Six months after Richard Cullom began work as a staffing specialist at a Veterans Affairs (VA) hospital, his supervisor found his work unacceptable and fired him. Cullom, an African-American, filed a discrimination complaint, and the VA settled the matter by reinstating him.
Over the next six years, Cullom continued to perform poorly. The VA provided extra training, but his supervisors still weren't happy with his work. However, instead of firing him, they did the opposite, they inflated his performance ratings and even promoted him, often under orders from higher-level supervisors. The reason: They feared additional discrimination complaints.
It didn't work. Cullom accused the VA of discrimination and retaliation anyway for not promoting him earlier.
Initially, a lower court found that the VA's overrating of Cullom amounted to retaliation because he was denied the proper feedback to achieve the promotion on his own. But an appellate court threw out the ruling, saying Title VII doesn't prohibit rewarding an employee to avoid a discrimination claim. The court said the VA's higher-than-deserved reviews "may have been a poor and even dishonest policy, but it was not unlawful retaliation." (Cullom v. Brown, No. 99-1178, 7th Cir., 2000)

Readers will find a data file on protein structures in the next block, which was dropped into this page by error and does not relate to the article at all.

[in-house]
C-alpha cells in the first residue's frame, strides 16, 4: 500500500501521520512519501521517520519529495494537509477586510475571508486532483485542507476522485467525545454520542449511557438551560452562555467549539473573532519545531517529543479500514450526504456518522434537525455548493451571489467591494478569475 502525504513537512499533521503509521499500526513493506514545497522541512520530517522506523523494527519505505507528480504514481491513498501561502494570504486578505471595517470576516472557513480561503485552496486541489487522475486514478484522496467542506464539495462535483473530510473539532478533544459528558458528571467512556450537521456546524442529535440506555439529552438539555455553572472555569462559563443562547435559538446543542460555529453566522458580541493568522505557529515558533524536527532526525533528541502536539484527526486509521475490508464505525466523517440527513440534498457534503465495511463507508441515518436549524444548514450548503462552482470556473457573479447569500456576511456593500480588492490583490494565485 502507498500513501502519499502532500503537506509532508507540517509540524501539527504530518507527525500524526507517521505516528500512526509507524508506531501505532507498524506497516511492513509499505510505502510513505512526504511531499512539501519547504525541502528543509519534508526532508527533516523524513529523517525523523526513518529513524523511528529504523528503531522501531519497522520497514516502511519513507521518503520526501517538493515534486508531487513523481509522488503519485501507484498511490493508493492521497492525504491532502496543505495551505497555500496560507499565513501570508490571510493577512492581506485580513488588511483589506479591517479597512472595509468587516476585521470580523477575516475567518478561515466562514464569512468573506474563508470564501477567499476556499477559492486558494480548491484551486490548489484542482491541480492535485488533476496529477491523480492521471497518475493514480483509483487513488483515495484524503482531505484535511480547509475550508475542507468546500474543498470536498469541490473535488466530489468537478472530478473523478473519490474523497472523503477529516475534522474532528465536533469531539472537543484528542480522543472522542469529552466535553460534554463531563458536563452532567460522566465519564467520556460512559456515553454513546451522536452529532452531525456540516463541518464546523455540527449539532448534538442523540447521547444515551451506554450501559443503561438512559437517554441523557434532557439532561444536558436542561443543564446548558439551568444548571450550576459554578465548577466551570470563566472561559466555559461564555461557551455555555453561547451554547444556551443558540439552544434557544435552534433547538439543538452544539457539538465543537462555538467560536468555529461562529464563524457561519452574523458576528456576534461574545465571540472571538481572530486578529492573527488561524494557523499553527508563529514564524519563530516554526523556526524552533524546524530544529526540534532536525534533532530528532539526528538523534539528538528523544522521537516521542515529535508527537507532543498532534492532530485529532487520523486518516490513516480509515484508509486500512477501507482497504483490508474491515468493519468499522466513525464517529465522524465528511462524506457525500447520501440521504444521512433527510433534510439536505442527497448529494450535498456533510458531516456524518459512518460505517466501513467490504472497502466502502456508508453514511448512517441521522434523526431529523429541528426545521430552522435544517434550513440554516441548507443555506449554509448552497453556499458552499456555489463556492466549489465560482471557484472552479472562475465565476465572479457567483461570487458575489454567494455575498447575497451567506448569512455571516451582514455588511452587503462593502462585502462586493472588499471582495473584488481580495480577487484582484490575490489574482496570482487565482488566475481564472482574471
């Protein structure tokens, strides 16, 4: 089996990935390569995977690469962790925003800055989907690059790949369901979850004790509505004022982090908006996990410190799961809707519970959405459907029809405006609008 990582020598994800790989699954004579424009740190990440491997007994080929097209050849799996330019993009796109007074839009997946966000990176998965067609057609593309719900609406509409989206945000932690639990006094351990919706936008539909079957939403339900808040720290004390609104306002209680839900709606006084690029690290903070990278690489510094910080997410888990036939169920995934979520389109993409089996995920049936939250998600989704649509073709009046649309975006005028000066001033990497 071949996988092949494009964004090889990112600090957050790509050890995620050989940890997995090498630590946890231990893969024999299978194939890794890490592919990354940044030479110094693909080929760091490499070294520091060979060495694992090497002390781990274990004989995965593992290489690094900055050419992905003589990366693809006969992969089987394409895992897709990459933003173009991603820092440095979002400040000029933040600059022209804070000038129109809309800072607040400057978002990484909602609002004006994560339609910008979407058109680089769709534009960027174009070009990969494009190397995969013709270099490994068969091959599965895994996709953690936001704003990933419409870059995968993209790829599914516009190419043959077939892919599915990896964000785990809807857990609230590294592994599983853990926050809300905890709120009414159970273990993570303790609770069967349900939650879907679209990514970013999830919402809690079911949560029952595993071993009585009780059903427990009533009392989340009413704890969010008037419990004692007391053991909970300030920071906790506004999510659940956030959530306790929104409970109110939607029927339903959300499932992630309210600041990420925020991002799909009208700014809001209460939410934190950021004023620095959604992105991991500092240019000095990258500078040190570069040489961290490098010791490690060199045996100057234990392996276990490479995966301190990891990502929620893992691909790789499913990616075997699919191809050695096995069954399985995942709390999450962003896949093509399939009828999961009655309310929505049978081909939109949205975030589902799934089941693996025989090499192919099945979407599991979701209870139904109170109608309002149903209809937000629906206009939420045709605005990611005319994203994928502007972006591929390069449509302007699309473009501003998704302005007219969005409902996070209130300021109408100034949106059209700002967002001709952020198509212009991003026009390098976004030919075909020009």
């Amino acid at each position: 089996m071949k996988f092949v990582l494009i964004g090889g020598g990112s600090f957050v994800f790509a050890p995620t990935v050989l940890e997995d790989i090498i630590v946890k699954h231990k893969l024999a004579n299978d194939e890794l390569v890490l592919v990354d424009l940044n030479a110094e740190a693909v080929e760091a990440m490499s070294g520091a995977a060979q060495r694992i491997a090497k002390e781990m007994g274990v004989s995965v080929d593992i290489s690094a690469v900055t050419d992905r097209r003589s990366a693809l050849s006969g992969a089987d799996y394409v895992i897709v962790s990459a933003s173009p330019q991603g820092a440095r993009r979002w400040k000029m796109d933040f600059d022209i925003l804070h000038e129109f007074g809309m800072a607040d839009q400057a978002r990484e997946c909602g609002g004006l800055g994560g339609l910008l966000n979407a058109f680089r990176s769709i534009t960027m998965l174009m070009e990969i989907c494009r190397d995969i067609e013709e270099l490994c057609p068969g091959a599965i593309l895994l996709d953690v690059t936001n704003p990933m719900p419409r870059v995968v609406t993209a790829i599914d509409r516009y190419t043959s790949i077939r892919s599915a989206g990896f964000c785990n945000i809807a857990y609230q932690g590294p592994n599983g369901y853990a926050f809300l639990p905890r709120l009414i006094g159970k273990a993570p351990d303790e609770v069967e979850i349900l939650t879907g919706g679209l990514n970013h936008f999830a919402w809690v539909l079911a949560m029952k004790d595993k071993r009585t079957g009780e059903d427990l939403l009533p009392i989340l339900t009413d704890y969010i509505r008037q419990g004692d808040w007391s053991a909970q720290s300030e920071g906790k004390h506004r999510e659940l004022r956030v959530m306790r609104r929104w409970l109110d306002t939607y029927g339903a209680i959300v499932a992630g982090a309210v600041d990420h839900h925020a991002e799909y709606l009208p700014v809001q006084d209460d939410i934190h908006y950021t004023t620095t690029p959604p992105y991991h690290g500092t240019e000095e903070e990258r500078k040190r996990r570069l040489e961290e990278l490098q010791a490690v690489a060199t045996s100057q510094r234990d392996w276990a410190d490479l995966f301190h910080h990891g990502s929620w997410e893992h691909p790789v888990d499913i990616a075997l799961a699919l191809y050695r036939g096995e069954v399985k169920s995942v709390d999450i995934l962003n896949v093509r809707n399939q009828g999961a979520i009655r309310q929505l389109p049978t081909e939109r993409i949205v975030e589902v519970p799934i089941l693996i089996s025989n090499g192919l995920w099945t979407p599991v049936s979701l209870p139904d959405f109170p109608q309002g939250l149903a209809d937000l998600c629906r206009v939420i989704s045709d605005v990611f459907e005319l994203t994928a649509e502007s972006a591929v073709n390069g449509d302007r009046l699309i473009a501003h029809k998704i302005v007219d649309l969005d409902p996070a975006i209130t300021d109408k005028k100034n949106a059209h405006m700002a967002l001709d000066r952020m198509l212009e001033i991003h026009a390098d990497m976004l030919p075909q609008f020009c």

Advice: The court was right in calling the VA's actions "indefensible." The VA should have documented Cullom's rotten performance and then cut him loose. He still would have sued, but the VA would have had proof of his shoddy work to hold up in court.
Accurate evaluations are critical to good equal employment opportunity (EEO) policy, as well as your own business success. Don't be intimidated into giving less-than-accurate evaluations out of fear of EEO complaints. You'll only put off inevitable conflict, undermine your credibility and help build the employee's case.